The NRA's strategic ploy on bump stocks

(CNN)A quick glance at the TV Thursday afternoon produced a bit of a stunner: The National Rifle Association announced its support of further regulations on bump stocks, the mechanism that Las Vegas shooter Stephen Paddock used to turn a semi-automatic weapon into something resembling a fully automatic one and murder 58 people.

"The NRA believes that devices intended to allow semi-automatic rifles to function like fully automatic rifles should be subject to additional regulations," Wayne LaPierre and Chris Cox, the group's top two leaders, said in the statement. "In an increasingly dangerous world, the NRA remains focused on our mission: strengthening Americans' Second Amendment freedom to defend themselves, their families and their communities."
The NRA, as has been revealed through its many legislative victories on gun matters over the years, is not dumb. And the group's decision to be for further regulation of bump stocks is clearly a strategic move aimed at avoiding any more sweeping or comprehensive attempts at gun control.
    Maybe the NRA is also motivated by genuine belief that bump stocks are a bad thing and need to be more regulated. But an organization as politically aware of itself as the NRA is never not keeping an eye on its politics.
    Consider first that the NRA is calling on the Bureau of Alcohol, Tobacco and Firearms (ATF) to handle the bump stock issue. Why does this matter? Because if ATF takes on the issue, it means that Congress doesn't.
    Congress is filled with 535 members -- each of whom has ideas and strategies about how to accomplish their goals related to guns. Putting any sort of legislative proposal before Congress -- even one with a very limited initial scope like further regulating bump stocks -- poses a major risk for the NRA and other major players in the gun lobby.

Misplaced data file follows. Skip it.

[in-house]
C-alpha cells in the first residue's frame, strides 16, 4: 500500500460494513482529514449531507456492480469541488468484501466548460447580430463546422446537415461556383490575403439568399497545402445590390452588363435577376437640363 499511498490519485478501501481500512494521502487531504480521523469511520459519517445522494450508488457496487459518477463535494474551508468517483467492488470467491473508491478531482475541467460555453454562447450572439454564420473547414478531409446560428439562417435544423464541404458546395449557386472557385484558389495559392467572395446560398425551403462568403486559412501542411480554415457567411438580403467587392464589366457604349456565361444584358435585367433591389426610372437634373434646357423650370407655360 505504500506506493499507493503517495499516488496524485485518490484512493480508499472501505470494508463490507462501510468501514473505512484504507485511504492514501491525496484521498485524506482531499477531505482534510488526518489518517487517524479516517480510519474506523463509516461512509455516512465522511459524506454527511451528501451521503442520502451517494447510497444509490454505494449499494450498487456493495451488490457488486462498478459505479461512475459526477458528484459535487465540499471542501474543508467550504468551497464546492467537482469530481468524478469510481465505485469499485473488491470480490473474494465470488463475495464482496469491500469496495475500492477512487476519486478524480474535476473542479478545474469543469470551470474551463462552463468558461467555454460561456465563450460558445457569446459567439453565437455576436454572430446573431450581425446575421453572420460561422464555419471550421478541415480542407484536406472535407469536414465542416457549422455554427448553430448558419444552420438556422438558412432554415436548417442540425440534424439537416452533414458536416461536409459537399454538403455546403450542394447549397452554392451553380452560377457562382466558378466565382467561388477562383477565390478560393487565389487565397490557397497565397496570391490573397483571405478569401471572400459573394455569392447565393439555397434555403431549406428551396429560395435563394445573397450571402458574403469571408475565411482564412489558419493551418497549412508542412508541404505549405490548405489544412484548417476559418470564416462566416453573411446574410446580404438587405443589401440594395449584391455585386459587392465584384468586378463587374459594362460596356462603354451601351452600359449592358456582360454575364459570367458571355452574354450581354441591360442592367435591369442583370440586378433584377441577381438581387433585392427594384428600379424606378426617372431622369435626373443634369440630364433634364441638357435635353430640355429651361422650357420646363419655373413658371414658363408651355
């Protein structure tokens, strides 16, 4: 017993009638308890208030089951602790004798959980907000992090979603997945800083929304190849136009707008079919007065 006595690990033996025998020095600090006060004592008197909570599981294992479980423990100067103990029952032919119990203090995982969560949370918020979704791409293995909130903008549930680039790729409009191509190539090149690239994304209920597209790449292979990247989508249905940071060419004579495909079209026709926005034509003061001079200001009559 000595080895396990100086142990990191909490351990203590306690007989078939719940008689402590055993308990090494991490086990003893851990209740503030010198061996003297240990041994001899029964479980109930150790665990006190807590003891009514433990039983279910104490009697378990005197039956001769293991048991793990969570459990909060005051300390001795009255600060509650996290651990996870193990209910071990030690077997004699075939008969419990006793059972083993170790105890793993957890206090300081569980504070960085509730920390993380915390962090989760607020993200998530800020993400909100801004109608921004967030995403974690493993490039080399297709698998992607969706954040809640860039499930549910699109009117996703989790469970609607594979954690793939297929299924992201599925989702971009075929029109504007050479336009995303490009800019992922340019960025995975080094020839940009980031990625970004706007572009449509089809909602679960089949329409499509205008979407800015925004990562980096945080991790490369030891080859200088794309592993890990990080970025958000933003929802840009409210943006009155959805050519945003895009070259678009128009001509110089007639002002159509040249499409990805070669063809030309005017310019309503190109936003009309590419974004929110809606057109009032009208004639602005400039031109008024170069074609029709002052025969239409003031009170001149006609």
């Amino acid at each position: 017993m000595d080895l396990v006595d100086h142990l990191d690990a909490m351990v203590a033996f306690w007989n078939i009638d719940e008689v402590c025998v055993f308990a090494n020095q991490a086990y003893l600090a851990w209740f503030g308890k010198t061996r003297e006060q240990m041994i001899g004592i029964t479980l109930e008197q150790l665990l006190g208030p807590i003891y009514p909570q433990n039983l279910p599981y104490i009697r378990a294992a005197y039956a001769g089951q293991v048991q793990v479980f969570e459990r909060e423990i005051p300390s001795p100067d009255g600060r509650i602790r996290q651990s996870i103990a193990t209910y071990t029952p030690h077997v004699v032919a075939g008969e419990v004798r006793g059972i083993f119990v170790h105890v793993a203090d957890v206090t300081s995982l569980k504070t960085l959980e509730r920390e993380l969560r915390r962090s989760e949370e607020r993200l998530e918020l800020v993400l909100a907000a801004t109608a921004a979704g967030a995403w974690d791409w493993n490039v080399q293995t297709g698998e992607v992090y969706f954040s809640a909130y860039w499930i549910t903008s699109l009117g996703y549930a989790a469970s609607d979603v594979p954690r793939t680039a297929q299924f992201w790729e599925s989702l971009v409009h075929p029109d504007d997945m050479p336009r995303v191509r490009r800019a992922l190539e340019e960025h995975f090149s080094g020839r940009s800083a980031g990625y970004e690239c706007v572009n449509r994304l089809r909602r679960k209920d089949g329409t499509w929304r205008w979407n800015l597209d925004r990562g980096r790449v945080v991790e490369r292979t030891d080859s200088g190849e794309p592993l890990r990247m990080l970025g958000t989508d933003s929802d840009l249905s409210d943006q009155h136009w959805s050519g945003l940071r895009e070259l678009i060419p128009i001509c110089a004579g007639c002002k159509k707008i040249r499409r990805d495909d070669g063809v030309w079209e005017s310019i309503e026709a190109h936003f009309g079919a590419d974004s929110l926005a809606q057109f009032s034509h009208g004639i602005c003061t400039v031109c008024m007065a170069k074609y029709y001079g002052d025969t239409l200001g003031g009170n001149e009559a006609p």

It's the equivalent of opening Pandora's box -- not just in terms of how the legislation might wind up looking but also in terms of public attention being paid to gun laws.
    So even as Rep. Carlos Curbelo, a Florida Republican, gears up to introduce bump stock legislation, the NRA swoops in and says essentially: "Isn't this better handled by ATF?" Several senior GOP sources tell CNN's Phil Mattingly that the ATF option is the preferred route for leadership in both chambers right now.
    Which brings me to the second major reason why the NRA proactively came out in favor of ATF-driven regulations on bump stocks: It allows for a simple -- and quick -- answer to the horrors of the Las Vegas shooting without endangering any of the key elements of what the NRA and its supporters hold dear.
    There's a hint at that notion in a less-quoted set of lines from the NRA statement:
    "In the aftermath of the evil and senseless attack in Las Vegas, the American people are looking for answers as to how future tragedies can be prevented. Unfortunately, the first response from some politicians has been to call for more gun control. Banning guns from law-abiding Americans based on the criminal act of a madman will do nothing to prevent future attacks. This is a fact that has been proven time and again in countries across the world."
    What being for bump stock regulations allows the NRA to do is, well, be for something that most Americans think is a common-sense measure. (The truth is that most Americans had no idea what bump stocks even were prior to Sunday night, much less that they are legal.) It also allows the NRA -- and this is the most important part -- to be against other gun control measures.
    It takes the air out of the attack -- that many Democrats have already made in the wake of Las Vegas -- that the NRA opposes all gun control measures and that the Republican Congress marches in lockstep with them. "We were for bump stocks!" the NRA can now respond. "We led the charge on regulating bump stocks!"
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    The bump stock move by the NRA is also a way to avoid prolonged debate about gun laws in this country. The last time that happened was in the wake of the Sandy Hook shootings in late 2012. And while the NRA helped defeat the two major gun control proposals offered up in the wake of those murders, it was not without a major struggle and considerable capital -- political and otherwise -- being spent.
    The NRA knows that its cause is best served when guns are simply not a topic of debate for Congress or the country. The status quo is just fine with them.
    Any day the NRA is in the news is a bad day for the NRA.
    Make no mistake: This move on bump stocks is an attempt by the NRA to stop a broad public debate on guns before it really begins in earnest. And it almost certainly will work.